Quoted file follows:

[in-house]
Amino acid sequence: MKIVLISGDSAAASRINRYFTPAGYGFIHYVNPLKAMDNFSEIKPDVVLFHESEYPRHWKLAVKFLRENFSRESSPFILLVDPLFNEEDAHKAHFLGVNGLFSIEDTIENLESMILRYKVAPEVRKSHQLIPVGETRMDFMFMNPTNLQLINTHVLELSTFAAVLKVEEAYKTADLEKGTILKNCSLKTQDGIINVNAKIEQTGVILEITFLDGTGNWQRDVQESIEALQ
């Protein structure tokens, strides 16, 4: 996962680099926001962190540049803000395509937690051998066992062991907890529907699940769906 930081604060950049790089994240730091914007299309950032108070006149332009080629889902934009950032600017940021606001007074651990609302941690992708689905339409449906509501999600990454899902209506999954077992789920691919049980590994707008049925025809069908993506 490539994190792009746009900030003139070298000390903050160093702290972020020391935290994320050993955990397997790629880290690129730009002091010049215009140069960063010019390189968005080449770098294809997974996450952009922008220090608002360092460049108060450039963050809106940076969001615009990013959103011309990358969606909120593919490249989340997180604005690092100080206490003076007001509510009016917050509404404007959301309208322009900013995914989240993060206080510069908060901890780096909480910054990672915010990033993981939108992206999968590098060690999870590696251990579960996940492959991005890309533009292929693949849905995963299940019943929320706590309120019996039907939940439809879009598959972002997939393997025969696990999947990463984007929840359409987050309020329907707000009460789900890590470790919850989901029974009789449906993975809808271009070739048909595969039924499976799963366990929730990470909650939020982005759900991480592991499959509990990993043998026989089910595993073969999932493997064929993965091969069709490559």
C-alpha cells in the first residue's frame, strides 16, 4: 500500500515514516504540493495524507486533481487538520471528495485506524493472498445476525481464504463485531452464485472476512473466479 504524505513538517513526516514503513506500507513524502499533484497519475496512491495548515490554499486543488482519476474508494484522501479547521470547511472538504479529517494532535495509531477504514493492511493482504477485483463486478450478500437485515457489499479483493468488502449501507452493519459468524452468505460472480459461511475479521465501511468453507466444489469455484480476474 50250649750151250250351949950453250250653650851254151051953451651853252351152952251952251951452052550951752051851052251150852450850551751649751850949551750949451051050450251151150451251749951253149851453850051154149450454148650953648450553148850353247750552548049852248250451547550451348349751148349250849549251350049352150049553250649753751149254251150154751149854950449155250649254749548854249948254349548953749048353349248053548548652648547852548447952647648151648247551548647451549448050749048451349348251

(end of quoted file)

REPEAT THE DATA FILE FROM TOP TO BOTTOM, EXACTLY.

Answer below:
[in-house]
Amino acid sequence: MKIVLISGDSAAASRINRYFTPAGYGFIHYVNPLKAMDNFSEIKPDVVLFHESEYPRHWKLAVKFLRENFSRESSPFILLVDPLFNEEDAHKAHFLGVNGLFSIEDTIENLESMILRYKVAPEVRKSHQLIPVGETRMDFMFMNPTNLQLINTHVLELSTFAAVLKVEEAYKTADLEKGTILKNCSLKTQDGIINVNAKIEQTGVILEITFLDGTGNWQRDVQESIEALQ
């Protein structure tokens, strides 16, 4: 996962680099926001962190540049803000395509937690051998066992062991907890529907699940769906 930081604060950049790089994240730091914007299309950032108070006149332009080629889902934009950032600017940021606001007074651990609302941690992708689905339409449906509501999600990454899902209506999954077992789920691919049980590994707008049925025809069908993506 490539994190792009746009900030003139070298000390903050160093702290972020020391935290994320050993955990397997790629880290690129730009002091010049215009140069960063010019390189968005080449770098294809997974996450952009922008220090608002360092460049108060450039963050809106940076969001615009990013959103011309990358969606909120593919490249989340997180604005690092100080206490003076007001509510009016917050509404404007959301309208322009900013995914989240993060206080510069908060901890780096909480910054990672915010990033993981939108992206999968590098060690999870590696251990579960996940492959991005890309533009292929693949849905995963299940019943929320706590309120019996039907939940439809879009598959972002997939393997025969696990999947990463984007929840359409987050309020329907707000009460789900890590470790919850989901029974009789449906993975809808271009070739048909595969039924499976799963366990929730990470909650939020982005759900991480592991499959509990990993043998026989089910595993073969999932493997064929993965091969069709490559």
C-alpha cells in the first residue's frame, strides 16, 4: 500500500515514516504540493495524507486533481487538520471528495485506524493472498445476525481464504463485531452464485472476512473466479 504524505513538517513526516514503513506500507513524502499533484497519475496512491495548515490554499486543488482519476474508494484522501479547521470547511472538504479529517494532535495509531477504514493492511493482504477485483463486478450478500437485515457489499479483493468488502449501507452493519459468524452468505460472480459461511475479521465501511468453507466444489469455484480476474 50250649750151250250351949950453250250653650851254151051953451651853252351152952251952251951452052550951752051851052251150852450850551751649751850949551750949451051050450251151150451251749951253149851453850051154149450454148650953648450553148850353247750552548049852248250451547550451348349751148349250849549251350049352150049553250649753751149254251150154751149854950449155250649254749548854249948254349548953749048353349248053548548652648547852548447952647648151648247551548647451549448050749048451349348251